January 21, 2019

UE4 Blueprint Instructor Guide is now available

By Melissa Robinson

Blueprint Visual Scripting has brought fundamental programming concepts to those who thought they could never code. Artists, designers, filmmakers and more are harnessing this powerful visual scripting language to create amazing, interactive experiences in Unreal Engine 4.
Core programming principles are simply easier to understand through the use of a node-based, graphical interface. Blueprints aren’t a compromised scripting system, instead, users have deep access to the tools and features in UE4 needed to create high-quality, interactive, real-time projects in industries such as game development, industrial design, architecture visualization, and TV/film.

Since Blueprint is a programming language based on C++, and with deep roots into Unreal Engine 4, getting the most from it requires proper instruction. This is why Epic Games decided to partner with UE4 game programmer Marcos Romero to create a resource for instructors to use while teaching Blueprints in their classrooms. The UE4 Blueprint Instructor Guide is packed with lectures, assessments, quizzes, terminology and project files. Like all Epic’s resources for educators, the guide is released under a Creative Commons license; instructors can use these guides as-is or incorporate them into their own lectures.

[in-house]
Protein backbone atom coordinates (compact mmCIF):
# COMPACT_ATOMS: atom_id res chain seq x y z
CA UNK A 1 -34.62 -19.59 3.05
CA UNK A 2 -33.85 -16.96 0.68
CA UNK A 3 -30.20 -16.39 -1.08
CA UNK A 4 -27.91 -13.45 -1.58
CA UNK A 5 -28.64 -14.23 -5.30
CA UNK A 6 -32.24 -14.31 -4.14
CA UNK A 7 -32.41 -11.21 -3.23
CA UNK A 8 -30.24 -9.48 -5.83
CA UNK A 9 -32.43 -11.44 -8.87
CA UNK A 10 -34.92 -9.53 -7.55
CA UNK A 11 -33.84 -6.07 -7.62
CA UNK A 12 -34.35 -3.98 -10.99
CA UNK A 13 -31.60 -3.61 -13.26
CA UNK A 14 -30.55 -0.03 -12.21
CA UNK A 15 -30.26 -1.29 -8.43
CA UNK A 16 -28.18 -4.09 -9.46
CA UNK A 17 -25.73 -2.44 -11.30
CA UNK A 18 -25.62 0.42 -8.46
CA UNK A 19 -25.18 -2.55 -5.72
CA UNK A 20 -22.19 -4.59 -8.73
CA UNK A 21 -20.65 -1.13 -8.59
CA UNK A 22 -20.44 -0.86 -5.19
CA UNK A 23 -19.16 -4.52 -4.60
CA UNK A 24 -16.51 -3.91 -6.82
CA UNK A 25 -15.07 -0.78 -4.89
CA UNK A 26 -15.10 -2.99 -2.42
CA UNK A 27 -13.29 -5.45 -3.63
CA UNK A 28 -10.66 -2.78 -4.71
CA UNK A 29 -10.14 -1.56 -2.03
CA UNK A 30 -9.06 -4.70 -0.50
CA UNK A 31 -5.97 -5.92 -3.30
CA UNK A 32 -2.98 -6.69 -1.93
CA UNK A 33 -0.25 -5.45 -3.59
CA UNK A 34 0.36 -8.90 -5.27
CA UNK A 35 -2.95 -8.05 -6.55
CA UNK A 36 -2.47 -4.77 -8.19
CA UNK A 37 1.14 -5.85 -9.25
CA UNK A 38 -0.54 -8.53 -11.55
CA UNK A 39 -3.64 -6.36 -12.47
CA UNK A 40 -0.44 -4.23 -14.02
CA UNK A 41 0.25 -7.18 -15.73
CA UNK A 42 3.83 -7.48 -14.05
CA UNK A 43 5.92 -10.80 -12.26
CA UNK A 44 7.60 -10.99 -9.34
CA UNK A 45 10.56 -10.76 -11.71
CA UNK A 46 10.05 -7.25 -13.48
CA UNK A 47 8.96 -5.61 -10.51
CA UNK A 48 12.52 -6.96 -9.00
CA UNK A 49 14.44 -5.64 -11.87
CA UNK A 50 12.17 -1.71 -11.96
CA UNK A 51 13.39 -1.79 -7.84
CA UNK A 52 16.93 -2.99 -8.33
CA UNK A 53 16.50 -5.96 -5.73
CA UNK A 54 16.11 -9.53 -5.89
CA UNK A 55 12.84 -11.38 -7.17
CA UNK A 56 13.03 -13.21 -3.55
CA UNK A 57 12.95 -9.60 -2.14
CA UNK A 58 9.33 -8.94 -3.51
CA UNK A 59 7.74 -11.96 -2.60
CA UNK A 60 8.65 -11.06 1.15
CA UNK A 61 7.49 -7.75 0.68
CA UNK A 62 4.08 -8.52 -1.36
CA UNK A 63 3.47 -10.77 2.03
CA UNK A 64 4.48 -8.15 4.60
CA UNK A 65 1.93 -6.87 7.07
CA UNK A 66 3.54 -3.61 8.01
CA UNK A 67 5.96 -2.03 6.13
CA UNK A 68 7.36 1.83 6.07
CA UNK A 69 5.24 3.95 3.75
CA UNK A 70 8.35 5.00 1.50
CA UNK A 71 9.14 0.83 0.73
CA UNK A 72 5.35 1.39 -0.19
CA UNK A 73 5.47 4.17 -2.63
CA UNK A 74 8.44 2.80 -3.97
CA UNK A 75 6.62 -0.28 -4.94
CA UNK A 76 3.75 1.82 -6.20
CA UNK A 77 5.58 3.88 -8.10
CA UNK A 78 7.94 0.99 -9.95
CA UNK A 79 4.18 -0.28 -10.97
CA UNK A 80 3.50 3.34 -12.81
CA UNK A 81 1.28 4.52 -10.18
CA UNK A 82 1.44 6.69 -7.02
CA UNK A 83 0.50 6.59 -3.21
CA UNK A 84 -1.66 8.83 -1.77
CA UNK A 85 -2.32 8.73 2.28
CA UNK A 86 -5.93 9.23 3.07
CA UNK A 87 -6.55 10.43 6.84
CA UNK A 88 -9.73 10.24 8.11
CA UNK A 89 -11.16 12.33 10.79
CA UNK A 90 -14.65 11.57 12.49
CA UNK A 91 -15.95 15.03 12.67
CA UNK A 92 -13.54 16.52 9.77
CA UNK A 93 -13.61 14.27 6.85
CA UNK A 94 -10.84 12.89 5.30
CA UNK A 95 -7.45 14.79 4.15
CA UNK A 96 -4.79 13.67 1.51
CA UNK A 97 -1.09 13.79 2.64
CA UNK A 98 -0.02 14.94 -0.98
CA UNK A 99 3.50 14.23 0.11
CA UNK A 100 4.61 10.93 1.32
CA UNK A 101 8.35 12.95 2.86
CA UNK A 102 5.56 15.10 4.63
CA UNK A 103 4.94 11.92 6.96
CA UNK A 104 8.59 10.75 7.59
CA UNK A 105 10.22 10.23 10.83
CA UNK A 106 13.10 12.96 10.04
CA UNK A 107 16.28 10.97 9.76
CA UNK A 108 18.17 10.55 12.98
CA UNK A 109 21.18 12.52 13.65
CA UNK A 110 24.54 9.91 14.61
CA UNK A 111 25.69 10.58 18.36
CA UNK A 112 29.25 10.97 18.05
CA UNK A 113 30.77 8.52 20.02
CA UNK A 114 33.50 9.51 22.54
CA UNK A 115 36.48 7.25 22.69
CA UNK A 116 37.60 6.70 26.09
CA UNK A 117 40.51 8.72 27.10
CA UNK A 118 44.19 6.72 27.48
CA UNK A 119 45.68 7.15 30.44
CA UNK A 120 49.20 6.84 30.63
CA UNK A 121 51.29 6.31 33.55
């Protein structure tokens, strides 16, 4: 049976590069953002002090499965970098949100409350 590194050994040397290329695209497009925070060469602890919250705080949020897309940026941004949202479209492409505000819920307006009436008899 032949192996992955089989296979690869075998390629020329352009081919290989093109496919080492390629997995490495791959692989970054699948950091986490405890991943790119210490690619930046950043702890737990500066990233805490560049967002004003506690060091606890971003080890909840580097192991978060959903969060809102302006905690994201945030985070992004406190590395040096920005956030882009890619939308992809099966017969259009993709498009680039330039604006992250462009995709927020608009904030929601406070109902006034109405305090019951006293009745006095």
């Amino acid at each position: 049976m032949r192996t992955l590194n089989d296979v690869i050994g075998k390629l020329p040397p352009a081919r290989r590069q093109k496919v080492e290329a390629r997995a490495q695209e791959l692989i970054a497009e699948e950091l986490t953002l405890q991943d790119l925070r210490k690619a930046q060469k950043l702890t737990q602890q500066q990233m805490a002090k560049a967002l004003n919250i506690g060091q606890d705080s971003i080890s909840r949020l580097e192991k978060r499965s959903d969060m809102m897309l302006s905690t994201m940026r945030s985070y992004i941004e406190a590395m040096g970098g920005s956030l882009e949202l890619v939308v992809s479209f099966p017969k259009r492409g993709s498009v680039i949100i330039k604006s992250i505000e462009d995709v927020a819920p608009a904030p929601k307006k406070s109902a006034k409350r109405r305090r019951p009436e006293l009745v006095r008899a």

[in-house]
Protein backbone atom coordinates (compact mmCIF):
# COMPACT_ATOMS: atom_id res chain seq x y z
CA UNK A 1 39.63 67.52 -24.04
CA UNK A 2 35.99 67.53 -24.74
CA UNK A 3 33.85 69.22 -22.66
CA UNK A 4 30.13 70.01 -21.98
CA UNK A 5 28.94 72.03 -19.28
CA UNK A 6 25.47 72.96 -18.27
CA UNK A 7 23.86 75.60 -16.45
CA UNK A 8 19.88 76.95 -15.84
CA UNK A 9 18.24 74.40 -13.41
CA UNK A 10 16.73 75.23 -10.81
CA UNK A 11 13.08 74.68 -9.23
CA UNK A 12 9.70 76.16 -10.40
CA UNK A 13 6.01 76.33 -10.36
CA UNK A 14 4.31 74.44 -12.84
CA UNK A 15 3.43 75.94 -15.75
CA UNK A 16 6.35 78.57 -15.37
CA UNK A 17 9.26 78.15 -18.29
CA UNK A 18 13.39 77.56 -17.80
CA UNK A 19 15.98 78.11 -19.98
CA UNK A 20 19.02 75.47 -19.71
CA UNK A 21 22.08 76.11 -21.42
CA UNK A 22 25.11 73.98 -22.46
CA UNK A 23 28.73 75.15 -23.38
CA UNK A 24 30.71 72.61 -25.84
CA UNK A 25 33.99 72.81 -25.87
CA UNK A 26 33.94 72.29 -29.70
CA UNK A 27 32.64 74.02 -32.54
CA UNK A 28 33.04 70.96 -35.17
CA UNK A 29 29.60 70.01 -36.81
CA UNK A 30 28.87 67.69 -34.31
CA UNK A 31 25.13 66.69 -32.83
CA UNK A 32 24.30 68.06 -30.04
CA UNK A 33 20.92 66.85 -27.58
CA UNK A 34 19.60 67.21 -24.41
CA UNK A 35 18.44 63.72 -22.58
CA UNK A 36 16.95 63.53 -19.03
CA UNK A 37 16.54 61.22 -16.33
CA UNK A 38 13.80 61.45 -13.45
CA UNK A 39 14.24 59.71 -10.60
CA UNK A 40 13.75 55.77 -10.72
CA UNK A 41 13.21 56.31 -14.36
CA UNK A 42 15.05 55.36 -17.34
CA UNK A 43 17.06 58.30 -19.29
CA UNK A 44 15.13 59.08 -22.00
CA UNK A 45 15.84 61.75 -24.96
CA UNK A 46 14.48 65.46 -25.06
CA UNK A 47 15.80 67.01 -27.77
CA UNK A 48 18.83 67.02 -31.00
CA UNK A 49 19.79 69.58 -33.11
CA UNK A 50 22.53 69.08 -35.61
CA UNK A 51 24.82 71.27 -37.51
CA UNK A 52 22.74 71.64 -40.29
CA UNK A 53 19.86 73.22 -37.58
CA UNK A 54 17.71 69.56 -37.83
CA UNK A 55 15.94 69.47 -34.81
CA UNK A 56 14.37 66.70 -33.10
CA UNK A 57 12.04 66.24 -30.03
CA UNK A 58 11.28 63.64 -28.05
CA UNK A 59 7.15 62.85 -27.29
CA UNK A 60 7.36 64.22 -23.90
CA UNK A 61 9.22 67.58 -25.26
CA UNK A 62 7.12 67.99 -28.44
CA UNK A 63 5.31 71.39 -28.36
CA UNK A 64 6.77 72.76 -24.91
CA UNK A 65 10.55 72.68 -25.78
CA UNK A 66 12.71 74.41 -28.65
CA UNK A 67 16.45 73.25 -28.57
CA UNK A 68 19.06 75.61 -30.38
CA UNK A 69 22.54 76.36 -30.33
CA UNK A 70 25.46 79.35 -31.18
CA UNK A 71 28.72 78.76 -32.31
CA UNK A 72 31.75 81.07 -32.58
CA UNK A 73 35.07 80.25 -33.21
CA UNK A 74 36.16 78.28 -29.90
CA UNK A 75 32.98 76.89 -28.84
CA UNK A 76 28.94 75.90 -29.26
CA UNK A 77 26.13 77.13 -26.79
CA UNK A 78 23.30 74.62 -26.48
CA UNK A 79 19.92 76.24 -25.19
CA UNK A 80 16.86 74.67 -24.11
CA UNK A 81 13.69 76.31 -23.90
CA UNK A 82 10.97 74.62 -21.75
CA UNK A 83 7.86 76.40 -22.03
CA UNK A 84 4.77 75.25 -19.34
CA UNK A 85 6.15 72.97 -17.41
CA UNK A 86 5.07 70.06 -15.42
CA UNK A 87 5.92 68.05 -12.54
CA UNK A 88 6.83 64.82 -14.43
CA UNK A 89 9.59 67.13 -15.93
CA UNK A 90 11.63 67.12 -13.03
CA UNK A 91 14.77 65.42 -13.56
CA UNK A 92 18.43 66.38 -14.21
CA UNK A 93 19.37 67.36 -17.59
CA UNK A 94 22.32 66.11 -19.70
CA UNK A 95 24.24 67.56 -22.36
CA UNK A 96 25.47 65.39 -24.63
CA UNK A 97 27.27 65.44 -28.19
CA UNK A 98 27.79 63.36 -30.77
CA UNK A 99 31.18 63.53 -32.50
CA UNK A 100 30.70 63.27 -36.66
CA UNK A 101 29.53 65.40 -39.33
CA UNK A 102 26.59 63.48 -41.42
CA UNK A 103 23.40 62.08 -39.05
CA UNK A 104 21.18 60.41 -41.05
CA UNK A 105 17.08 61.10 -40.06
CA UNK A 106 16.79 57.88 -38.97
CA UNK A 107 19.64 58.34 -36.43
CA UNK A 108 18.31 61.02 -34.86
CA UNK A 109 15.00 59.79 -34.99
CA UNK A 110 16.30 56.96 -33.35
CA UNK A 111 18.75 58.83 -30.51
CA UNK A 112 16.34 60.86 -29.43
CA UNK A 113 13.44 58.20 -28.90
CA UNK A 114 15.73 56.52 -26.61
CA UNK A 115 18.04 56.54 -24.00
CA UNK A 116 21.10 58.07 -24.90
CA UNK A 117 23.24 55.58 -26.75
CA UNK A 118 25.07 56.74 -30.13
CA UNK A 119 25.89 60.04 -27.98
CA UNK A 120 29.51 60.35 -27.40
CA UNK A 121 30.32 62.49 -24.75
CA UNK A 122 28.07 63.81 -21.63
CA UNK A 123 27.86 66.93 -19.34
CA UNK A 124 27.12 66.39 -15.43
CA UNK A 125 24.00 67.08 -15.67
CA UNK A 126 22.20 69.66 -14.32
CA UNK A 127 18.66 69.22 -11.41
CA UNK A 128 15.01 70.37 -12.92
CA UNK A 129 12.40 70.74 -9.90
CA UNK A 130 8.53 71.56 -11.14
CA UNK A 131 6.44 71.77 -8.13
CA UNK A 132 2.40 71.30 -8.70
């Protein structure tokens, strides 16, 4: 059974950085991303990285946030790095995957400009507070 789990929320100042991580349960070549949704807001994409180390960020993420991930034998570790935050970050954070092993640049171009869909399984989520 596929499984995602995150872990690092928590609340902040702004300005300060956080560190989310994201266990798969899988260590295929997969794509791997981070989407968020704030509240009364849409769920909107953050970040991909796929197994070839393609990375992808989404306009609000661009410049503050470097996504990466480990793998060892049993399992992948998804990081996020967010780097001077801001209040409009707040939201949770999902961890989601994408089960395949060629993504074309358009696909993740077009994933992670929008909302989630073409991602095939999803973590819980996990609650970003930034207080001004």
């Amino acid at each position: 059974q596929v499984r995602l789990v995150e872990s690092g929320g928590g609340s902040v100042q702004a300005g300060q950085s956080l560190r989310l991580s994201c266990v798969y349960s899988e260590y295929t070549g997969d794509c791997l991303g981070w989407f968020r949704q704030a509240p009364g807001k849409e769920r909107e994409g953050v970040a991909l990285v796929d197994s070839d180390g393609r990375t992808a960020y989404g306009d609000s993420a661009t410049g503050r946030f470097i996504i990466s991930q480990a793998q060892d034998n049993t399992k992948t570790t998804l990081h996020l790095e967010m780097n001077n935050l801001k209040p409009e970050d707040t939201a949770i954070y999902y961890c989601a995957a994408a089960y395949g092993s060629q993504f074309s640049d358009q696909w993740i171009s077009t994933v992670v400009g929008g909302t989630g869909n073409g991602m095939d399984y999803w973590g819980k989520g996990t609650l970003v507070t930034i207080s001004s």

We chatted with Marcos Romero, the author of the Blueprints Instructor Guide, about his experience working in UE4 Blueprints.

How did you discover Blueprints?

Marcos: In June 2013, when Unreal Engine 4 was still secret, Epic Games invited me to the Unreal Engine 4 Beta program because of my blog "Romero UnrealScript". I'm a programmer and my main interest is Gameplay Programming, so Blueprints became my primary focus.
What’s your favorite part of working with Blueprint Visual Scripting?

Marcos: The Blueprint Editor is integrated with the main Editor, so it is very fast to test what is being done in Blueprint(s).

How have Blueprints impacted your work as a teacher and a game developer?

Marcos: When I discovered Blueprints, I saw the potential of this visual programming language and knew that the community would need more tutorials to help understand how Blueprints work. In March 2014, when Unreal Engine 4 was launched, I started my blog "Romero Blueprints" to teach how to program games using only Unreal Engine 4 Blueprints.

How do you like Blueprint as a visual programming language?

Marcos: Usually, visual programming languages have some limitations, but in Blueprints I found all the essential elements of a traditional programming language that made me feel at home as a programmer. This flexibility makes it easy for non-programmers to use.
What responses have you received from your blog about UE4 and Blueprints?

Marcos: Most of my readers are glad because Unreal Engine 4 is available as a complete product. About Blueprints, non-programmers see it as an opportunity to be able to create some logic in their games without relying on programmers. 

We just released the UE4 Blueprint Instructor Guide. Who is this guide helpful for?

Marcos: The main audience are educators who want to teach Unreal Engine 4 Blueprints in their classrooms. It’s an extensive topic, and it’s necessary to understand its various elements to unlock the full power of the Blueprints.